The Window Brooke Mullen looked out of as a kid showed her only a sliver of the world. She wanted to see the rest. 

She graduated high school early after receiving a Rotary Club scholarship to study abroad in Romania for a year. College courses and programs took her to China, Japan, Korea and Spain. “The more I traveled, the more I tested my own understandings, beliefs, and knowledge, and the more addicting it became. Traveling was a constant source of growth for me, but to make good on this privilege, I had to do something impactful with what I learned and experienced.” 

Traveling helped Brooke see the world. However, the communities and connections she encountered helped her see herself. 

In 2008, Brooke moved to Thailand to pursue her Masters in Human Rights, and not long after started working with the United Nations on a regional human trafficking project. During that experience, she came to understand that a lack of local job opportunities pushed people into high-risk migration, resulting in increased vulnerabilities and incidences of trafficking.

Women-led co-ops and small businesses in rural villages struggled to make their trade sustainable. The more she traveled through Thailand, the more artisans she met. And the more she learned that they all wanted the same things she wanted: The opportunity to thrive, to build a life, and to care for a family. That was the gap. That was her call to action.

On a research trip in Myanmar, Brooke reached a turning point when she met Marie Tu. They were the same age. Both were curious, driven, and ambitious, and most of all were determined to empower other women. But like many of the artisans Brooke had met, Marie suffered from a lack of agency, fair treatment, job opportunities, access to capital.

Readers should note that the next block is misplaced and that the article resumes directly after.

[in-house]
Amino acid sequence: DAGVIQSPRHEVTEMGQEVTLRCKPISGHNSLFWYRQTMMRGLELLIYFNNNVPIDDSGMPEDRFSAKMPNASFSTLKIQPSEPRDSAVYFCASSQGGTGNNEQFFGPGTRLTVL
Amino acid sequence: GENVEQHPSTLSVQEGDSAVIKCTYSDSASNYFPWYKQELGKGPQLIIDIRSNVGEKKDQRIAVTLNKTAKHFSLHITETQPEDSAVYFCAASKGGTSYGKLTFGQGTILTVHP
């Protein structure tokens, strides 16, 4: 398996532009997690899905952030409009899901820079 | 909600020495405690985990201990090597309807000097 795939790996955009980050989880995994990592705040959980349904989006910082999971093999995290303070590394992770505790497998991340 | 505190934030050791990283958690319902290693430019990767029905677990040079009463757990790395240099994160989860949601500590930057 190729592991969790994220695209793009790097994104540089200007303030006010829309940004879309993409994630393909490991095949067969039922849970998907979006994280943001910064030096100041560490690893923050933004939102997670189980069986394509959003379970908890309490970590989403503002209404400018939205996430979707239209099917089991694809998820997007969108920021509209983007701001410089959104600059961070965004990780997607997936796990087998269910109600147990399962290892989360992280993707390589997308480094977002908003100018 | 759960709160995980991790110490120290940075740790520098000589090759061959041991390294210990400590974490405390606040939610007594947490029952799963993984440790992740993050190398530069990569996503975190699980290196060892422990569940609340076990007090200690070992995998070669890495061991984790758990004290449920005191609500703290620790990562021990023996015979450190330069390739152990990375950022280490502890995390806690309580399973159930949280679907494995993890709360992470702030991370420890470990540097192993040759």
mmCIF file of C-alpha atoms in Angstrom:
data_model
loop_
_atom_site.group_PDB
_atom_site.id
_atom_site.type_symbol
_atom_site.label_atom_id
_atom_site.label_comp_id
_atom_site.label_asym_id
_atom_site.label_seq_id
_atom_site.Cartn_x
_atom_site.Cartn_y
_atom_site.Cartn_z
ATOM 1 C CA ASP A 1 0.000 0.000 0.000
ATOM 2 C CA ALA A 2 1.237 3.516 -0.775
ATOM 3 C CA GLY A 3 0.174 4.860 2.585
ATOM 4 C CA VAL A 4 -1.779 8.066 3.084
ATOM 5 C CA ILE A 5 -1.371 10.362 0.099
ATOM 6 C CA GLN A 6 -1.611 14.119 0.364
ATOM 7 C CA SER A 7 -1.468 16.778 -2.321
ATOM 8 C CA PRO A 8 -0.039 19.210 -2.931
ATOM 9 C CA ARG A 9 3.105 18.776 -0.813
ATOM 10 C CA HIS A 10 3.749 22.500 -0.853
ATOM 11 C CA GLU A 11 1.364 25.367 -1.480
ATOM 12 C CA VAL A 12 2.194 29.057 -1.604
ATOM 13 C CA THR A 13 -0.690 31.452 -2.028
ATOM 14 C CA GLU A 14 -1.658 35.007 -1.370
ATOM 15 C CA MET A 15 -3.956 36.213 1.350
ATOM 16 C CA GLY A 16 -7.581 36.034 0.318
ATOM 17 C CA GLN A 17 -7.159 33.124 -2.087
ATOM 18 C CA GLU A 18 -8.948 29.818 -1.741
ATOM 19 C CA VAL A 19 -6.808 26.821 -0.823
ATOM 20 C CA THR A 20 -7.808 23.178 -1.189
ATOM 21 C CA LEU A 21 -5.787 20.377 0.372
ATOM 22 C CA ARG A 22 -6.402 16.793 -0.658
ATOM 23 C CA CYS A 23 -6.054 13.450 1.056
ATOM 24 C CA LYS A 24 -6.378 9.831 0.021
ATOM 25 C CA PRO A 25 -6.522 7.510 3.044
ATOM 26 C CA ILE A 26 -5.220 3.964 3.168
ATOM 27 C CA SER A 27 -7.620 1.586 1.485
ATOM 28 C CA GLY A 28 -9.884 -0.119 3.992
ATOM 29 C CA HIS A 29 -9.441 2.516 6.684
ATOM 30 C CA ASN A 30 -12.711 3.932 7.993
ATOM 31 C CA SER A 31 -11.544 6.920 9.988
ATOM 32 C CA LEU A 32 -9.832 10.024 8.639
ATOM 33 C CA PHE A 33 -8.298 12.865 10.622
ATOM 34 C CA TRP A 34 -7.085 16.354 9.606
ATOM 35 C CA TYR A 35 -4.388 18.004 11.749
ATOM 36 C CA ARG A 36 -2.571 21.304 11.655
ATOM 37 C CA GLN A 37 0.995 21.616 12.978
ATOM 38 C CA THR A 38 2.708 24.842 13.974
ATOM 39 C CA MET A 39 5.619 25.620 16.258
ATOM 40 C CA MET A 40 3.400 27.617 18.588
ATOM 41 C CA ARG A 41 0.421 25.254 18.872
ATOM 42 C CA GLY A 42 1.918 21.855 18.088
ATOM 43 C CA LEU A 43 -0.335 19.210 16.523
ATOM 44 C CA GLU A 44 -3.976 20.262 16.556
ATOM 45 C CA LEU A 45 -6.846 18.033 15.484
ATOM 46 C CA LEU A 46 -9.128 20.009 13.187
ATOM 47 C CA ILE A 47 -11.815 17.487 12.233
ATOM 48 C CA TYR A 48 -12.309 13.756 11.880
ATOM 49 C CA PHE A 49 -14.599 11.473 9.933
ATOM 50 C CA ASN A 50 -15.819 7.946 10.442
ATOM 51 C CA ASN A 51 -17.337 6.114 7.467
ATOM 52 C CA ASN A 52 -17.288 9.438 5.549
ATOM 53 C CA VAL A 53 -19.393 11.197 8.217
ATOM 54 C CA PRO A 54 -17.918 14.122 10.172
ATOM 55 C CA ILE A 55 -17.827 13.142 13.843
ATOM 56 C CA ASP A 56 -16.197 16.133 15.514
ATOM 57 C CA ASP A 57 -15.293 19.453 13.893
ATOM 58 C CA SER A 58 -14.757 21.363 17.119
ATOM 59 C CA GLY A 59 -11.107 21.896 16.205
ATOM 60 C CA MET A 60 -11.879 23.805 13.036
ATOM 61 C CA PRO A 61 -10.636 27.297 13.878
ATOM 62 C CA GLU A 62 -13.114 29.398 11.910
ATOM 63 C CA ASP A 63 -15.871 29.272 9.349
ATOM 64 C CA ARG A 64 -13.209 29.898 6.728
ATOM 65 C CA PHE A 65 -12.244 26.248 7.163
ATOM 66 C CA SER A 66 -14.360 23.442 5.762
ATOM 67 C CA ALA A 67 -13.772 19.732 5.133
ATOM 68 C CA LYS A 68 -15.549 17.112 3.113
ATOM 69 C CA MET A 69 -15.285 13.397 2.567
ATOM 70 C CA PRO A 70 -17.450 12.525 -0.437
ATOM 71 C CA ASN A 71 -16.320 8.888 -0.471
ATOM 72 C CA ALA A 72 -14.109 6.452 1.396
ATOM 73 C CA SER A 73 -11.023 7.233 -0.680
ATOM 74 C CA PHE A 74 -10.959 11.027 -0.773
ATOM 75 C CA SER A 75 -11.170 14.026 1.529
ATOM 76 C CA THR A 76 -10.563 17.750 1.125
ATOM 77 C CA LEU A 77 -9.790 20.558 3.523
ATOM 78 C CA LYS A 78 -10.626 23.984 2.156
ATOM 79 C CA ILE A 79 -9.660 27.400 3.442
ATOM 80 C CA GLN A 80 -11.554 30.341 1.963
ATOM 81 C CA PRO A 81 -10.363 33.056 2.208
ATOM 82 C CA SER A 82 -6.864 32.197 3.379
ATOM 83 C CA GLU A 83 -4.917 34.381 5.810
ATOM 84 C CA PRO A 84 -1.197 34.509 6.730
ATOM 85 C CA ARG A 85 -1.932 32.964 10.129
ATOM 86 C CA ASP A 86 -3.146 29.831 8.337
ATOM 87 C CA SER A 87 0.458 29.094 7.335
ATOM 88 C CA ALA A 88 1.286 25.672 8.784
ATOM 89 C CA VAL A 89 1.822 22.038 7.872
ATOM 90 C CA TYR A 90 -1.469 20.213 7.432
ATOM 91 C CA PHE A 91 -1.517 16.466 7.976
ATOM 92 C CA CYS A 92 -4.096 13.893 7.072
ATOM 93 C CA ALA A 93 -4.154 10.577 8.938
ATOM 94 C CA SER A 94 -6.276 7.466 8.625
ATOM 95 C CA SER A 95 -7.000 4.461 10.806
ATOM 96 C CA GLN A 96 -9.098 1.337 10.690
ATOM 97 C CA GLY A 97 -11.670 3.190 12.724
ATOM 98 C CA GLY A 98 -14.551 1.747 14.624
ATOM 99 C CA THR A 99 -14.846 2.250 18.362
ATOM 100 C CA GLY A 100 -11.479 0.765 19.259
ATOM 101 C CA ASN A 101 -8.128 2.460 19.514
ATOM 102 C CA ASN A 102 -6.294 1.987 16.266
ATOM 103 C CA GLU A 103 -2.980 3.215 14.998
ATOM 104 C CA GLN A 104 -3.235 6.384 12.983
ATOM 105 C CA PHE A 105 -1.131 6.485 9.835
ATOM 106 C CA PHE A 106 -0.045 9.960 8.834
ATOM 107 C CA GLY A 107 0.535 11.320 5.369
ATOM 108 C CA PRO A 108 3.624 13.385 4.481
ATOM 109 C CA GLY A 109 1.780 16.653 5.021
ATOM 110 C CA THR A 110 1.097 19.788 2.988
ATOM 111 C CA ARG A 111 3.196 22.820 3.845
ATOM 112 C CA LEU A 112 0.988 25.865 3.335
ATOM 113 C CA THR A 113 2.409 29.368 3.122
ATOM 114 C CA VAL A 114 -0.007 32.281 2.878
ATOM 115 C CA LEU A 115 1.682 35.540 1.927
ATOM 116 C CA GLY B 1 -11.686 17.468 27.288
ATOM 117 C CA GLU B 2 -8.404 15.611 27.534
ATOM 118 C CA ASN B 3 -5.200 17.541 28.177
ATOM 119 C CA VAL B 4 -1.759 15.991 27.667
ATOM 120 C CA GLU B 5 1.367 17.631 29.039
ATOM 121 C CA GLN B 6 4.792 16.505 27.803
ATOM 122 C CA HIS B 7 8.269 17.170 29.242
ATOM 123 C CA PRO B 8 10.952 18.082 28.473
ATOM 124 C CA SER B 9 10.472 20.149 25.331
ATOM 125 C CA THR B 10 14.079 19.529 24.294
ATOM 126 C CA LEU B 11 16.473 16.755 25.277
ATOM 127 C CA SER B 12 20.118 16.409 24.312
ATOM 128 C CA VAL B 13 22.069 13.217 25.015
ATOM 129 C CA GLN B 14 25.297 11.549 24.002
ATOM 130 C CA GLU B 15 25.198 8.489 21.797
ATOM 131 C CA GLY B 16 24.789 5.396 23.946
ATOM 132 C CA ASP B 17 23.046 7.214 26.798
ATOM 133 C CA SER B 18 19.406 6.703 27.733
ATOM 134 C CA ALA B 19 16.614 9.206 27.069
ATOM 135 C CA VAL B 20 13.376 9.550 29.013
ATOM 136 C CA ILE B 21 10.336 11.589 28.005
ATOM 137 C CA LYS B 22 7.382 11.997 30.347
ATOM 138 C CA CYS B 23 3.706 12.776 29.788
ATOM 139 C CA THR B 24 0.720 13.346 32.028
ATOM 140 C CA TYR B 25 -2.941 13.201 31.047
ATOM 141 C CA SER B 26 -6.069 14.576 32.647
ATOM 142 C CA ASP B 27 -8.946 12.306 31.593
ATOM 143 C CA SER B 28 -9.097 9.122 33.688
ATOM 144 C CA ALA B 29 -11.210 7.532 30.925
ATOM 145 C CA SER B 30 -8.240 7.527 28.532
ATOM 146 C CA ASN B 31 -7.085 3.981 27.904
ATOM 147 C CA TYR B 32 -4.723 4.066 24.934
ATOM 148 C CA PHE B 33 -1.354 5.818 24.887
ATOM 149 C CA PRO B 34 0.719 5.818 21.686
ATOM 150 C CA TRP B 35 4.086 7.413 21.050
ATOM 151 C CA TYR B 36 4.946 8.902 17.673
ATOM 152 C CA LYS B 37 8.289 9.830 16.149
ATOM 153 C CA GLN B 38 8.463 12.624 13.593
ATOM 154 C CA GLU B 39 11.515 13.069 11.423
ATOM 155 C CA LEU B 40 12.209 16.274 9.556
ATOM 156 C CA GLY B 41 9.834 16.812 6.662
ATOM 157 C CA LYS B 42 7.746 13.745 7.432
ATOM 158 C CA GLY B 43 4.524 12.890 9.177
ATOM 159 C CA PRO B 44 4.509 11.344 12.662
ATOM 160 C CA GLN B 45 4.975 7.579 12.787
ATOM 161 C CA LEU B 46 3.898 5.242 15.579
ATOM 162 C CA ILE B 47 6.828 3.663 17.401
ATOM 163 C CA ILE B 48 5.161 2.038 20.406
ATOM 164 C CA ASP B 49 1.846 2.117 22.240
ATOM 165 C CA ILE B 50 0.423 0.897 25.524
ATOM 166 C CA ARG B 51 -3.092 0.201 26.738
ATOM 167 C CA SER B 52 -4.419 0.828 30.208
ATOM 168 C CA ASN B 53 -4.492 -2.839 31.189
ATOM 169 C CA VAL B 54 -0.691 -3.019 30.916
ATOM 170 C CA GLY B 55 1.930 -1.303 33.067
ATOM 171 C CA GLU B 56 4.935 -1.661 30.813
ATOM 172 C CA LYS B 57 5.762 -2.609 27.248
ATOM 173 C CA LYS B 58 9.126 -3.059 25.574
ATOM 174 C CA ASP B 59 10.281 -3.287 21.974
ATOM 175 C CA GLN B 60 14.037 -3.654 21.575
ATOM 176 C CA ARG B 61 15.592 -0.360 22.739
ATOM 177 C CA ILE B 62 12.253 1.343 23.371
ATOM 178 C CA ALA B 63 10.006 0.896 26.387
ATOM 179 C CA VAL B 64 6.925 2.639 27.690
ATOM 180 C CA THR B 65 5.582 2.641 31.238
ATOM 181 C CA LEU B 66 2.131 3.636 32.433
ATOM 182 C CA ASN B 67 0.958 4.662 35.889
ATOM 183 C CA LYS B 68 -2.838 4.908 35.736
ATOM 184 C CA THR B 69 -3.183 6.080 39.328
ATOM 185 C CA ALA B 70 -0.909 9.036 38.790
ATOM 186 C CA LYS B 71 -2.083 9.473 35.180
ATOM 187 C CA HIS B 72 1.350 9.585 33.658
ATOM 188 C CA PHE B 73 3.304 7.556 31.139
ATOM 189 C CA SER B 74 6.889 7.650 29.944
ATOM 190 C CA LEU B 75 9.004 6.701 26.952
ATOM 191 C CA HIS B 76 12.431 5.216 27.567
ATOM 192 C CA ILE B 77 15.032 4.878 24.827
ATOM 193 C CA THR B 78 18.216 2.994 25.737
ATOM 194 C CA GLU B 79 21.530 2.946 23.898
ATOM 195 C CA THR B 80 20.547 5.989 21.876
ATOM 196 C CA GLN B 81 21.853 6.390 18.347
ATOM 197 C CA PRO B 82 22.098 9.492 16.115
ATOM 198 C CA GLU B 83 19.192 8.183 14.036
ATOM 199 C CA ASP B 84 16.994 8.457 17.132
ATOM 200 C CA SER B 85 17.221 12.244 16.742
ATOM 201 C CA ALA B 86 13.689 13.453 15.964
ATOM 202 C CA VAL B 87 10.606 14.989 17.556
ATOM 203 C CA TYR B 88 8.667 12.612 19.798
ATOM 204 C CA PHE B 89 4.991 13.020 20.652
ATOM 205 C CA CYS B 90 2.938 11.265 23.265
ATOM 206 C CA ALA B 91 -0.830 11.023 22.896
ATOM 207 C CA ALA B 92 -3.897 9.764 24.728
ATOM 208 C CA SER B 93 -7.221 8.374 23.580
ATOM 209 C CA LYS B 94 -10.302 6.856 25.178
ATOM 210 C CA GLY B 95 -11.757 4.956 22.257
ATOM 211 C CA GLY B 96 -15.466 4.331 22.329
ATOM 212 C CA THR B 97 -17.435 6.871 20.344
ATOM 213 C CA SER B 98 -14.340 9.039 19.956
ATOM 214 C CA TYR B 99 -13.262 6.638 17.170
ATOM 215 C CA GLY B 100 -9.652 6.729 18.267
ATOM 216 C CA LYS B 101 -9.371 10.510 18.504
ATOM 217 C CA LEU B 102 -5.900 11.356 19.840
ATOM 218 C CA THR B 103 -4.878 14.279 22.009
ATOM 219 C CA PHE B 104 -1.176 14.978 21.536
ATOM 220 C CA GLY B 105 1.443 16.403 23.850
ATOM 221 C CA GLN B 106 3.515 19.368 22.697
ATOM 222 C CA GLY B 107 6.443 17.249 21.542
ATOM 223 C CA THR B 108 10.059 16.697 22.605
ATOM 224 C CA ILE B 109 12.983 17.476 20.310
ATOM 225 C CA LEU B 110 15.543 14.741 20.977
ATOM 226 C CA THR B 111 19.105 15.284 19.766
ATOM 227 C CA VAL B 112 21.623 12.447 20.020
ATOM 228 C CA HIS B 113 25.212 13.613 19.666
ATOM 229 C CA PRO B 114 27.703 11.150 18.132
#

“I knew if I could somehow help her, she was going to help millions of people. She is the force multiplier,” thought Brooke. 

All I needed was a way to generate money for Marie Tu's scholarship. But how, at only 25 years old myself, and having just started my Master's degree in Human Rights, was I going to find money for a scholarship? I needed a creative solution – ideally one that could help more people than just Marie Tu. And that's how Sapahn started to take shape.I have always loved and admired the skills of local artisans while working in Thailand and I saw an opportunity. Most of the artisans were women in rural villages without stable incomes, or opportunities. They were just as vulnerable as Marie Tu had been.

Brooke asked Marie Tu what would change her circumstances, Marie Tu said simply: “Education.” And that answer and the subsequent solution of funding a scholarship for her opened The Door.

Brooke began buying as many artisan products as she could pack into her suitcases and took them home to the U.S. She held a trunk show and everything sold out. Soon Brooke went from a buyer to a designer, working with the connections she had made to create a network of artisans. A business was born. It put people first. Paid them fairly. Treated them honorably. 

It was Brooke Mullen’s desire to see the world that took her to Thailand. But it was the connections she made there that showed her something deeper. She found a way to utilize fashion to promote human rights, mobilize people, and do something beautiful, supported by deeply loyal customers who share similar values and passions. 

While our artisans and customers may be separated by thousands of miles, they share a desire for opportunity. For agency. For freedom. For fairness. For love. 

So to connect them, Brooke Mullen created Sapahn. It’s a Thai word. It means The Bridge. 

Woven and stitched into everything we make is the shared responsibility to recognize the humanity in each other. 

Since 2010, we have defied the status quo in the fashion industry by proving that the beautiful things we buy can honor the beauty of the people who made them. 

You'll like how it looks. But you'll love how it feels.

This is Sapahn. The Beauty You Hold.


Well, the profits from the first 2.5 years of Sapahn paid for a good portion of her education. Her first job out of school was working at the United Nations in Myanmar and now she works as a liaison for Myanmar Parliament. Plus in 2016, she opened her own therapeutic massage business in Yangoon to employ women in her neighborhood.